I remember thinking “ooh!” back in 2015 when Phil Lord and Christopher Miller, fresh off their success helming the fabulous Lego Movie, were tapped to direct the stand-alone Han Solo origin flick. At the same time, though, I thought to myself, “…and we need this movie, why?”
One of those thoughts was squashed just under a year ago, when Lucasfilm announced it had parted ways with Lord and Miller over creative differences and hired Ron Howard to finish the job. The other thought went away about halfway through Solo. We need this movie because it’s just flat-out fun to go to the theater, lean back, and enjoy yourself for a couple hours. Isn’t that the whole point?
Solo is damn fine entertainment, and there are plenty of worse ways to spend time at a movie theater these days. Aside from Deadpool 2 and Infinity Wars, pickings are mighty slim at the cineplex lately, especially considering we’re at the start of the summer movie season. So just let loose and regress back to your childhood days for a little while.
Alden Ehrenreich (Hail Caesar!) was blessed with the unenviable task of playing the younger version of one of Hollywood’s most beloved and iconic characters, and he actually does an alright job with it. Though he can’t quite channel all of Harrison Ford’s rouge-ish swagger, there are glimpses of our favorite gunslinger in him, and it’s enough to make Solo work.
As the action gets underway, young Han and his girlfriend Qi’ra (Emilia Clarke) are cooking up a scheme to get off of Corellia, a lawless planet whose inhabitants are largely consigned to slave labor. Though Qi’ra is caught before she can make it through the checkpoint, Han escapes, vowing to return for her as soon as he becomes a pilot.
Fast-forward three years, and Han has been kicked out of the Academy (naturally) and has snuck into the army, where he meets Tobias Beckett (Woody Harrelson), a scoundrel himself, and then blackmails his way into Beckett’s criminal gang. Shortly after, Han meets Chewbacca (in a nifty throwback to Return of the Jedi) and sets off with Beckett on a lengthy but spectacular action set piece that makes The Great Train Robbery look like an episode of Thomas the Tank Engine.
This all inadvertently leads Han back to Qi’ra, who is now a part of Crimson Dawn, a crime syndicate run by Dryden Vos (Paul Bettany). It also results in Han meeting a conniving gambler named Lando Calrissian (Donald Glover), who owns a piece-o’-junk ship called the Millennium Falcon.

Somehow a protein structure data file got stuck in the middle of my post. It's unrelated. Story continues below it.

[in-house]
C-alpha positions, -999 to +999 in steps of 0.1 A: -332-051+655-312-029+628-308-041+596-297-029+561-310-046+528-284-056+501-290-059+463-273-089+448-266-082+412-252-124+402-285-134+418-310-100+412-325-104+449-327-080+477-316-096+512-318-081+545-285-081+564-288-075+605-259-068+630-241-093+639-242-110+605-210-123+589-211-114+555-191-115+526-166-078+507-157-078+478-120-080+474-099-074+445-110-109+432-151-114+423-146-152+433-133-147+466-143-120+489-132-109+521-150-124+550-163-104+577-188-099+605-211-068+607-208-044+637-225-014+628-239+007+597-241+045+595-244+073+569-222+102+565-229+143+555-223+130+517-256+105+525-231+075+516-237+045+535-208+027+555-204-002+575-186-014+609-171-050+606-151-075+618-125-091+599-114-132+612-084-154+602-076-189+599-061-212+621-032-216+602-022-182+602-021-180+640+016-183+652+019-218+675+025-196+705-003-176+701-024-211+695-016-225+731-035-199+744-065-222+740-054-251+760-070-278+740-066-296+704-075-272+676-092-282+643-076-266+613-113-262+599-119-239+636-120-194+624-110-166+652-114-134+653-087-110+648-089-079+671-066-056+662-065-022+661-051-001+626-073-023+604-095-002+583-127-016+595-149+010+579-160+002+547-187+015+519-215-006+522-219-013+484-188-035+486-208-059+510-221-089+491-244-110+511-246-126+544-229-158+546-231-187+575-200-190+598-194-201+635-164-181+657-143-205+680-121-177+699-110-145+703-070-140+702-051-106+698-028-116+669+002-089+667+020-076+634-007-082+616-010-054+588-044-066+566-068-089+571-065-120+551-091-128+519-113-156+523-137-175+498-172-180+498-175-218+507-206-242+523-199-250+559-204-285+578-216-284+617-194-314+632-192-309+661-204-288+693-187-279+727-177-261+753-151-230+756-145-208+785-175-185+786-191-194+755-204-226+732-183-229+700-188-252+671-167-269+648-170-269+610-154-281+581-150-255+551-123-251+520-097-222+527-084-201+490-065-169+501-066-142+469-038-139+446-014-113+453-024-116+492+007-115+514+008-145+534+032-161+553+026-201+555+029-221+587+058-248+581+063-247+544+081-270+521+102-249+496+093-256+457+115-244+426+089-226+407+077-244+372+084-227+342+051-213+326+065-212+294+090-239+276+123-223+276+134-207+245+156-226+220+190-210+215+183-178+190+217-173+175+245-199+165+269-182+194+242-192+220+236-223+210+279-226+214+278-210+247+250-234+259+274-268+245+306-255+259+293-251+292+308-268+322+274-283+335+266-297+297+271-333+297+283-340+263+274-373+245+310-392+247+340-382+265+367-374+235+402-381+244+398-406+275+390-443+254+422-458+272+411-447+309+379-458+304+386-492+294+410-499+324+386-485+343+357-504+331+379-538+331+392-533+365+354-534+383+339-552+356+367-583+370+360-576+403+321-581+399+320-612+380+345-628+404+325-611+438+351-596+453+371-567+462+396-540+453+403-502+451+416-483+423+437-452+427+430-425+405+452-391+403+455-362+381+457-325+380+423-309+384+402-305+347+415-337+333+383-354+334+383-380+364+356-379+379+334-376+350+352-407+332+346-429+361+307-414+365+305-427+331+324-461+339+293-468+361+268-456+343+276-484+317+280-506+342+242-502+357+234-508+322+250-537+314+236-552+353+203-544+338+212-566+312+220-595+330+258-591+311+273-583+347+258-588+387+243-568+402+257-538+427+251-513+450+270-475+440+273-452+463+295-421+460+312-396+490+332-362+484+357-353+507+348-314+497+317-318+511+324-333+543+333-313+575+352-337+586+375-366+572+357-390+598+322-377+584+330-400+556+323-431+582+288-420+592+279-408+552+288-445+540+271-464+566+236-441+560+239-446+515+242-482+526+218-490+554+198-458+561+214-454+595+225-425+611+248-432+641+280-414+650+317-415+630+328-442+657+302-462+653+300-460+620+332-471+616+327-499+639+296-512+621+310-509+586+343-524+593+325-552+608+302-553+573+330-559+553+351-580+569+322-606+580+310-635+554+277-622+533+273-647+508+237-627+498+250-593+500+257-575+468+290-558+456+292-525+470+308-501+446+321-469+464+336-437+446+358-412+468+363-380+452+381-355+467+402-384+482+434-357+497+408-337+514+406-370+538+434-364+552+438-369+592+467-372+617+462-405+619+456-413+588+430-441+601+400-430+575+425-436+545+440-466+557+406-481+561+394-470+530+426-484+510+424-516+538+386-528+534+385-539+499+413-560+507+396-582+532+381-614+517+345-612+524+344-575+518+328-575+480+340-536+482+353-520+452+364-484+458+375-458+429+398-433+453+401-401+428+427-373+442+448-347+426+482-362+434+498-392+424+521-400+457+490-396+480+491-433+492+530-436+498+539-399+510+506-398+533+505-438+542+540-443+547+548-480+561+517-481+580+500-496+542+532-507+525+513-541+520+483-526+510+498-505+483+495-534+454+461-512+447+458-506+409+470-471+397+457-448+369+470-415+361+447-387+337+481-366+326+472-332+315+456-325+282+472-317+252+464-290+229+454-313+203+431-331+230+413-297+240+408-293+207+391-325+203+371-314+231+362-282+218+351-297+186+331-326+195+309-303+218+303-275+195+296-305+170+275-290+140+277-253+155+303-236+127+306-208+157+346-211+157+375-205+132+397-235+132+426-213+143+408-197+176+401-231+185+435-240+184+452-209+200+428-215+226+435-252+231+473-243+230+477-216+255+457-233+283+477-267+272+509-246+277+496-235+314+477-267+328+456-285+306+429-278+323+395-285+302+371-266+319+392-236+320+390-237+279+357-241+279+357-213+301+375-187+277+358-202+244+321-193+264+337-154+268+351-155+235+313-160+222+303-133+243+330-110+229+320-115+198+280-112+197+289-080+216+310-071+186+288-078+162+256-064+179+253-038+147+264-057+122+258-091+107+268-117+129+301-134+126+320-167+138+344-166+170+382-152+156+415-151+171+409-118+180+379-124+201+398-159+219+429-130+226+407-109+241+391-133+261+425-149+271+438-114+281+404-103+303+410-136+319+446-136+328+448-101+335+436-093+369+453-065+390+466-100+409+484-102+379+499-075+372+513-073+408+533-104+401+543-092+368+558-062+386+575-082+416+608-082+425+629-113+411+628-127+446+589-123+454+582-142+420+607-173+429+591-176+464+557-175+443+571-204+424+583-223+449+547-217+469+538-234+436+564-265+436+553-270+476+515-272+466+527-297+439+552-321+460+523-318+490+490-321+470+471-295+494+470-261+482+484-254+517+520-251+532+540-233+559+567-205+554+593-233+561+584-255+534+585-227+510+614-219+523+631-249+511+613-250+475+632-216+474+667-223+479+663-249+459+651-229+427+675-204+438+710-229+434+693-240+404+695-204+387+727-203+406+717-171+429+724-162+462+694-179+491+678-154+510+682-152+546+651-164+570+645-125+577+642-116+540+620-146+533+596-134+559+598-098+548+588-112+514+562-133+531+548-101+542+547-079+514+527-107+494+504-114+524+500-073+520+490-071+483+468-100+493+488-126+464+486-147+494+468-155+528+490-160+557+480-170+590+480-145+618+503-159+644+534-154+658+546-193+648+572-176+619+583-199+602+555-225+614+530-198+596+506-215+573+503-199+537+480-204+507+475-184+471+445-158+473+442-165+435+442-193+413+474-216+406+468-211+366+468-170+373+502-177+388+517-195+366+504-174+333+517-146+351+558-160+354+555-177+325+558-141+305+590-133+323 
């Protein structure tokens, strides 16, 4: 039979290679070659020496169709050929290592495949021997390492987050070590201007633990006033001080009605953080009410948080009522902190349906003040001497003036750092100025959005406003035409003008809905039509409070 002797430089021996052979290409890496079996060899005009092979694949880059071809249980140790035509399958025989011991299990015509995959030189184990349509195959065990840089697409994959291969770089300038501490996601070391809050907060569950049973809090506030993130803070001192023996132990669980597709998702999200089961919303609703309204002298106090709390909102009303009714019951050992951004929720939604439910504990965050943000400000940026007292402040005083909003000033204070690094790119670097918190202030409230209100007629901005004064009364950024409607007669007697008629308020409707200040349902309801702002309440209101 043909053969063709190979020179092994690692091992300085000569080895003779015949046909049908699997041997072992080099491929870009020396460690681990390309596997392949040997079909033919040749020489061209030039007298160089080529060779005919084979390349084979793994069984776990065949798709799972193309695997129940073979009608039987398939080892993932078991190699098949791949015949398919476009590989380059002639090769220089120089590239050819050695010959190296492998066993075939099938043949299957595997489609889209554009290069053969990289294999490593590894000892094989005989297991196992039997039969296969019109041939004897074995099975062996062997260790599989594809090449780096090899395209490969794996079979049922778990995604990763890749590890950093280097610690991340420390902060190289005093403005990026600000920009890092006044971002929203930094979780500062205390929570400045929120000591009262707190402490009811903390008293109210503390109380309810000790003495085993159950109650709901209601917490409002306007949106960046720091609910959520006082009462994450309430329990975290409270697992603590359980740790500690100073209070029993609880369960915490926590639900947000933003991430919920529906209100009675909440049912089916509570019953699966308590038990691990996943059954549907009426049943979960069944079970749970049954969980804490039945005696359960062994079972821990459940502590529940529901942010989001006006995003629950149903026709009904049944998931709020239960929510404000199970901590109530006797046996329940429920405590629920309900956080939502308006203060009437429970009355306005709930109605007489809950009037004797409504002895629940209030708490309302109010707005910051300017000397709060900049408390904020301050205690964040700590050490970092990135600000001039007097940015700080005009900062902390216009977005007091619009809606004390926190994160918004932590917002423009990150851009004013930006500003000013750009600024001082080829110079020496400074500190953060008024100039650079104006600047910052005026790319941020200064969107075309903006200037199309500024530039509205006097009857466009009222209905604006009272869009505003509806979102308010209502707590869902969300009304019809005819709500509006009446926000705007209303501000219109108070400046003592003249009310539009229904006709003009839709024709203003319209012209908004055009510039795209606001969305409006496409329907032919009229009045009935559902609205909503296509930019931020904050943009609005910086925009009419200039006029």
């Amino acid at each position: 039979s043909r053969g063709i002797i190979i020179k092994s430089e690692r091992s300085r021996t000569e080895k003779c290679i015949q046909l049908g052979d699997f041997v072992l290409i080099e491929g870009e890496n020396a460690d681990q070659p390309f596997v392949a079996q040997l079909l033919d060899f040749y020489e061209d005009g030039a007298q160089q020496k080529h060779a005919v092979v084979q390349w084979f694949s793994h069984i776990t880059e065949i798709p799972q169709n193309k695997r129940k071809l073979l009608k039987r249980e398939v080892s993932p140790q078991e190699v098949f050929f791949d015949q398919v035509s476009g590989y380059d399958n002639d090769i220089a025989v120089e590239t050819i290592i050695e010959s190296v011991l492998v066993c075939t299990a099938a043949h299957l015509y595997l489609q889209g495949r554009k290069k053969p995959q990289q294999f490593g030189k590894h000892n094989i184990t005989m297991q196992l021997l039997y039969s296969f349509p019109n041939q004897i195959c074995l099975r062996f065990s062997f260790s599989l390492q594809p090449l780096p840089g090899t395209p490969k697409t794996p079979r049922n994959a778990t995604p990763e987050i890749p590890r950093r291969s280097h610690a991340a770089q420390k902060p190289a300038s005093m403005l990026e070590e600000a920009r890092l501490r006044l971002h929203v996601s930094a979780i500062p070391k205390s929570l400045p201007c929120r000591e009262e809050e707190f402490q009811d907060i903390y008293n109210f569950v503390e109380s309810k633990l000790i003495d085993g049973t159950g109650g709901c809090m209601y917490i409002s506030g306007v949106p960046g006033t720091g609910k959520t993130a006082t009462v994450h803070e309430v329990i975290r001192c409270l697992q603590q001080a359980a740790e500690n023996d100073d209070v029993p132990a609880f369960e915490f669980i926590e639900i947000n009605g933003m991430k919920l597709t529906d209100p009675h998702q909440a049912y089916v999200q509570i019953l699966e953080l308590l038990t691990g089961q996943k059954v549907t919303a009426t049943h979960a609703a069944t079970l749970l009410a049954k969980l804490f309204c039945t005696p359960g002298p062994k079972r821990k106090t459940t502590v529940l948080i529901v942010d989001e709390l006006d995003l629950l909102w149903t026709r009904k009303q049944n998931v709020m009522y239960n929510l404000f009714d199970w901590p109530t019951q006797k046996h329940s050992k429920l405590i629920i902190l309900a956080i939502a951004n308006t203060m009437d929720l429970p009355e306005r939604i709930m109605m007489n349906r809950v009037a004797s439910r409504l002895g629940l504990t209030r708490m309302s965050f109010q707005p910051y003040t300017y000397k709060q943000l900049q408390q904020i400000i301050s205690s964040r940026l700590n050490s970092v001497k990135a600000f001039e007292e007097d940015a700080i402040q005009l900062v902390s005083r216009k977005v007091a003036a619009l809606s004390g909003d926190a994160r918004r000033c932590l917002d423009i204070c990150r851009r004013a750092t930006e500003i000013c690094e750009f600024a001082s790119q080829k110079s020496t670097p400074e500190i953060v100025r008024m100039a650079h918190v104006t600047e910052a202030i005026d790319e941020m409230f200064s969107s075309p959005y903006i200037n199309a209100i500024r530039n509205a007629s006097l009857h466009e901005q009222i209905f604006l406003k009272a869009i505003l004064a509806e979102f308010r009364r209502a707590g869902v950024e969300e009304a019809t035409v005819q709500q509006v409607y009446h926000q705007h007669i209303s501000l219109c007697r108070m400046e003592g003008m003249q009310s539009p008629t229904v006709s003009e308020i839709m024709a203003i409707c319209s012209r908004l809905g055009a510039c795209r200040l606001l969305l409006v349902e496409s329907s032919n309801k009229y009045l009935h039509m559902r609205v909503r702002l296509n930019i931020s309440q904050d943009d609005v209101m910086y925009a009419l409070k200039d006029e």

Screenwriter Lawrence Kasdan (The Empire Strikes Back, Return of the Jedi, The Force Awakens) joined forces with his son Jon on the script and apparently had an absolute field day putting this thing together. It’s abundant with winks and nods to dozens of bits from the Star Wars Universe, including: a glimpse of the disguise Lando would wear years later in Jabba the Hutt’s palace, Han threatening to use a thermal detonator, and even the origins of both his surname and his modified blaster. Heck, Ehrenreich even has the requisite chin scar.
It would be interesting to find out someday what of Lord and Miller’s original work made it into the finished product and how much is Howard’s doing (reports say the final movie is 70-80% Howard), but there aren’t any gaping holes or visible seams, and it’s difficult to imagine how Lord and Miller’s version could have been any better. In fact, Clarke herself has gone on the record saying that Howard “saved” the movie. Based on what made the final cut, I have no reason to doubt it; Solo is as good a bit of popcorn fare as anything to hit theaters so far this year.
The general consensus may be that the film lands somewhere in the middling ground of the Star Wars canon, and sure, it’s no Empire Strikes Back by any means, but it’s still one helluva ride. It’s both fun and funny with a spot-on amount of big-bang-boom action. Plus it finally (and brilliantly) puts to bed the whole debate over Han’s famous twelve-parsec Kessel Run.
Solo’s got it where it counts, so just get on board.